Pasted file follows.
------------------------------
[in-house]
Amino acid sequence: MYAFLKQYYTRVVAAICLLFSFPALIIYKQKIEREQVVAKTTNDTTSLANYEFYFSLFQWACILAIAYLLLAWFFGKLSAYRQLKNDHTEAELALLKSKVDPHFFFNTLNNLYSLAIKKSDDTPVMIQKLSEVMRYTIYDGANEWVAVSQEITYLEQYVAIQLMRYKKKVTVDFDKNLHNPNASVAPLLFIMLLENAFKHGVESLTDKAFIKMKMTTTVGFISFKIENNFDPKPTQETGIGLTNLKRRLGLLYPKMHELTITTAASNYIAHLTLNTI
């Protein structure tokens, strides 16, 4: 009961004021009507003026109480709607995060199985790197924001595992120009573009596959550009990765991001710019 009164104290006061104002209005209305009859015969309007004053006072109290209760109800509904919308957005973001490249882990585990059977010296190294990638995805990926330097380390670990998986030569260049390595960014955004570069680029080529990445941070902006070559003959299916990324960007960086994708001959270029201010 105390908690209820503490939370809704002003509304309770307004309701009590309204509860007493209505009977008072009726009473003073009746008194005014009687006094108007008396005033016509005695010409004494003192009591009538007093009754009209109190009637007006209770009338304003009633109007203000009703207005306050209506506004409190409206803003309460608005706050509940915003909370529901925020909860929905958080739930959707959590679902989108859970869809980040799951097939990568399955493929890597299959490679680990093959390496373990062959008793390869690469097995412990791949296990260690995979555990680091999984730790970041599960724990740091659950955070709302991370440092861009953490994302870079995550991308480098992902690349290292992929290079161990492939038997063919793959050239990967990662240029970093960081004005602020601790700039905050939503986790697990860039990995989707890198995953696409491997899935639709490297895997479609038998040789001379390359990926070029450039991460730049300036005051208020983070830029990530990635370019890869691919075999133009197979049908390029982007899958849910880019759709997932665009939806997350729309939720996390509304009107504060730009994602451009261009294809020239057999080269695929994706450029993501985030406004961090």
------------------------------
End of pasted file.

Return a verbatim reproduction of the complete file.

[in-house]
Amino acid sequence: MYAFLKQYYTRVVAAICLLFSFPALIIYKQKIEREQVVAKTTNDTTSLANYEFYFSLFQWACILAIAYLLLAWFFGKLSAYRQLKNDHTEAELALLKSKVDPHFFFNTLNNLYSLAIKKSDDTPVMIQKLSEVMRYTIYDGANEWVAVSQEITYLEQYVAIQLMRYKKKVTVDFDKNLHNPNASVAPLLFIMLLENAFKHGVESLTDKAFIKMKMTTTVGFISFKIENNFDPKPTQETGIGLTNLKRRLGLLYPKMHELTITTAASNYIAHLTLNTI
């Protein structure tokens, strides 16, 4: 009961004021009507003026109480709607995060199985790197924001595992120009573009596959550009990765991001710019 009164104290006061104002209005209305009859015969309007004053006072109290209760109800509904919308957005973001490249882990585990059977010296190294990638995805990926330097380390670990998986030569260049390595960014955004570069680029080529990445941070902006070559003959299916990324960007960086994708001959270029201010 105390908690209820503490939370809704002003509304309770307004309701009590309204509860007493209505009977008072009726009473003073009746008194005014009687006094108007008396005033016509005695010409004494003192009591009538007093009754009209109190009637007006209770009338304003009633109007203000009703207005306050209506506004409190409206803003309460608005706050509940915003909370529901925020909860929905958080739930959707959590679902989108859970869809980040799951097939990568399955493929890597299959490679680990093959390496373990062959008793390869690469097995412990791949296990260690995979555990680091999984730790970041599960724990740091659950955070709302991370440092861009953490994302870079995550991308480098992902690349290292992929290079161990492939038997063919793959050239990967990662240029970093960081004005602020601790700039905050939503986790697990860039990995989707890198995953696409491997899935639709490297895997479609038998040789001379390359990926070029450039991460730049300036005051208020983070830029990530990635370019890869691919075999133009197979049908390029982007899958849910880019759709997932665009939806997350729309939720996390509304009107504060730009994602451009261009294809020239057999080269695929994706450029993501985030406004961090």